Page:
This isn't nanotech-related, but it's related to advanced-technology fears.
When the amount of radiation that can be measured is vastly lower than the amount that can make a person sick, and when any amount of present future possible radiation makes a good news story, it's likely that your kids will get scared, and perhaps even traumatized, about things they don't need to worry about. Here's an analogy to help them understand what all the fuss is about.
(If you live in or near Japan, parts of this analogy may still be useful, depending on what happens in the next few days. If you live in Europe or the Americas, you and your kids just plain don't have to worry, and it's a good idea to reduce childhood trauma, isn't it?)
"Radiation is kind of like a noise you don't like. What's a noise you really don't like? (Maybe the neighbor's dog, loud trucks, chalk squeaking on a blackboard.)
OK, so if something made that noise a mile away, you wouldn't care much, right? But if someone made it right next to you, you'd hate it. And if someone made it really, really loud, right next to you, with really big speakers like a rock concert (or Uncle Bob's home theater system), then it might even hurt your ears or make you deaf.
So if there's really a lot of radiation, it can hurt you. Just like a really loud sound can hurt you. But if there's a very quiet sound, then it's not going to hurt you. And even a loud sound, if it's far enough away, it's not going to hurt you.
And just like you can hear sounds that are very very quiet, we can detect radiation that's very very quiet. Far too quiet to hurt you even if you could hear it. Radiation is like a noise that no one likes, so they've built sensors that can detect even very tiny amounts of it. Even in ordinary things like bricks and bananas.
Nuclear reactors make lots of radiation. They use it to make electricity. But they keep the radiation indoors, in very strong buildings, so normally we can't detect any radiation outside them at all.
Over in Japan, there's some reactors that were damaged by the earthquake. They shut down right away, so they're not making much new radiation, but there's still a pretty loud echo inside those buildings, and it's taking a while to fade away. And some of the radiation is getting out. If you were standing next to those buildings right now, it would be like a thunderstorm or a really loud truck or maybe even your sister's music. You wouldn't want to stay there very long, and if you did, you might feel sick. That's why the news shows people wearing masks and baggy clothes - it's like earplugs for radiation.
Now, some people are worried that the buildings could break even more, and a lot of radiation could get out. If that happened, it could be like a hurricane or a rocket going off. It would be very dangerous to be next to it. It would be like a noise that's loud enough to set things on fire. Did you know that a really loud noise can do that?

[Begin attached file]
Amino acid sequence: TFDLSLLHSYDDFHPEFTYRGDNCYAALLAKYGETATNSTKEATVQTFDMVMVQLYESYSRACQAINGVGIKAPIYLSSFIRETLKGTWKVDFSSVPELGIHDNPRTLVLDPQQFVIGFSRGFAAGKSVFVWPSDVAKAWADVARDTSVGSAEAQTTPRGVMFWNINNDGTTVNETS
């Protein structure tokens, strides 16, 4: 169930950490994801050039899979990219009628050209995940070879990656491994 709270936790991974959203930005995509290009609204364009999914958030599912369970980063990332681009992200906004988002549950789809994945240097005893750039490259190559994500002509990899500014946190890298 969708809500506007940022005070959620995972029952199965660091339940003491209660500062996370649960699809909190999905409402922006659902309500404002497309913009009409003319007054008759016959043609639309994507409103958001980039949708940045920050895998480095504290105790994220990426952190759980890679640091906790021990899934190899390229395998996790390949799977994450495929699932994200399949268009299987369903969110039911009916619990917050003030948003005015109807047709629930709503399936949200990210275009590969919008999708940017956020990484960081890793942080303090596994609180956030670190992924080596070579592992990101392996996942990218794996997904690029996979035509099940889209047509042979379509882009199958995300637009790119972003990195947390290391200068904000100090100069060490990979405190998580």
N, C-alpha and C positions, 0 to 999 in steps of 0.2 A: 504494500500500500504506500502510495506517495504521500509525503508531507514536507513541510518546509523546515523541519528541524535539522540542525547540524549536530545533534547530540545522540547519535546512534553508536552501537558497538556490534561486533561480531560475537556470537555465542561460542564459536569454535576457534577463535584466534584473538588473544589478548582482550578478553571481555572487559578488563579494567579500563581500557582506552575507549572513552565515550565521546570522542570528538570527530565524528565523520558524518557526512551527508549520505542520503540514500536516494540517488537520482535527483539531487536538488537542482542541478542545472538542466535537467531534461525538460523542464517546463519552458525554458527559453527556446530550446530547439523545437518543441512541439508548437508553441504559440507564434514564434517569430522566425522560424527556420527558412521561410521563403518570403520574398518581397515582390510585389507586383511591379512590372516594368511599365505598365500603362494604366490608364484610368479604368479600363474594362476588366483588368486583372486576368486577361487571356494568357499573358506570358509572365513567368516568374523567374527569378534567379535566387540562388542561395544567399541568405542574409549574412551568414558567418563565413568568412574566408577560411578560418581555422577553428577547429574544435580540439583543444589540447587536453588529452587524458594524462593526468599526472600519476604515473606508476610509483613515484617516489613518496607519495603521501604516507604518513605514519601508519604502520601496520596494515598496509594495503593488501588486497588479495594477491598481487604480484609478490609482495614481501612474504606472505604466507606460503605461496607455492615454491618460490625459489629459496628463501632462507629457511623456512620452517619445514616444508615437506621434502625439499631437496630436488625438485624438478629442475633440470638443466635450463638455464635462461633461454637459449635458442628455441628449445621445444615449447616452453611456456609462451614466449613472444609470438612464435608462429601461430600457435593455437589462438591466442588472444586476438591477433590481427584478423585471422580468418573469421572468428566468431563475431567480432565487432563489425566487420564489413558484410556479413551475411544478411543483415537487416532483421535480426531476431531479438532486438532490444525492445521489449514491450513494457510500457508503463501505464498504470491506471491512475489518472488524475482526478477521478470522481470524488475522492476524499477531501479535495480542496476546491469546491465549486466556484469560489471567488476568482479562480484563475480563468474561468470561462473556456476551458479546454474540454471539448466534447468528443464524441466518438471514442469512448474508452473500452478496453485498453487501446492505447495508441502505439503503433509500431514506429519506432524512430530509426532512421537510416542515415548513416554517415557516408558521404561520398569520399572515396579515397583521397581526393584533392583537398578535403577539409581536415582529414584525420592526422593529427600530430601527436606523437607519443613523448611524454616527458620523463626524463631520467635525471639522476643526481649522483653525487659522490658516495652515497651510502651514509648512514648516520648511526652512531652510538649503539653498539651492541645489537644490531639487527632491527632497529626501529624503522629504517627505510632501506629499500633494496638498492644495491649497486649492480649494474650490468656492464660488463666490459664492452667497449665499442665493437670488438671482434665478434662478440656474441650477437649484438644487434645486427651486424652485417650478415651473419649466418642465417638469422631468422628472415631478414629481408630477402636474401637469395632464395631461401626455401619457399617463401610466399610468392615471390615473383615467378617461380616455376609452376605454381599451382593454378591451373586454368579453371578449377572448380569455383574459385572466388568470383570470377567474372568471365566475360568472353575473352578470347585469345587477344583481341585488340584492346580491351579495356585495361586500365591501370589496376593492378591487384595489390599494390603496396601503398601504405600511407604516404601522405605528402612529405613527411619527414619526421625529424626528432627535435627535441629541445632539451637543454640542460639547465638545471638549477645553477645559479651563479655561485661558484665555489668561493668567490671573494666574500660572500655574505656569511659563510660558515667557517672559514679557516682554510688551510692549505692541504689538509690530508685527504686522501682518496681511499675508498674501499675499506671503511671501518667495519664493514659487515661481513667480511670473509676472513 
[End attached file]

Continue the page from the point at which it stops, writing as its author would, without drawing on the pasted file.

But even if that happened, it's still thousands of miles away. It's possible that we might, barely, be able to detect some of that radiation over here. But even then, it won't be loud enough to hurt us. It would be like a giant rocket taking off in (a nearby town). You could hear it, and it would certainly make the news, but it would be too far away to hurt you.
Now, some people are scared of any amount of radiation, just like your friend ____ is scared of ____. (Pick something your kid is not scared of.) So they'll be talking like it's really scary if they can detect it at all. But you're a big boy/girl and you don't have to be scared of ____ just because ____ is. So if you hear a news story that sounds scary, come talk to me about it, and I'll tell you whether there's any actual danger, OK?"
To help assess the danger:
Radiation doses are measured in Sieverts, or milliSieverts (mSv, 0.1% of a Sievert), or microSieverts (μSv, 0.1% of a milliSievert, or one-millionth of a Sievert). A banana will deliver about 36 μSv of radiation. That is easily detectable by modern instruments, and bananas often set off radiation detectors.
Exposure to radiation on the order of 800,000 μSv or more at one time can make you sick.
People get around 3,000 μSv per year naturally - more if they live at high altitudes, or areas with radon, or eat a lot of bananas, or get a lot of X-rays.
Nuclear plant workers are limited to 50,000 μSv per year. That's the equivalent of eating several bananas per day. People living in high-altitude places like Colorado get 10,000 μSv per year naturally.
The highest level of radiation reported on-site at the Japanese reactors, so far (Wednesday the 16th afternoon) is (10,000 μSv) (edit: other sources say 400,000) per hour, but that lasted only a few minutes. The workers there are incredibly brave, and we owe them more than we can possibly repay. But any radiation at the plant will be diluted and decayed with distance.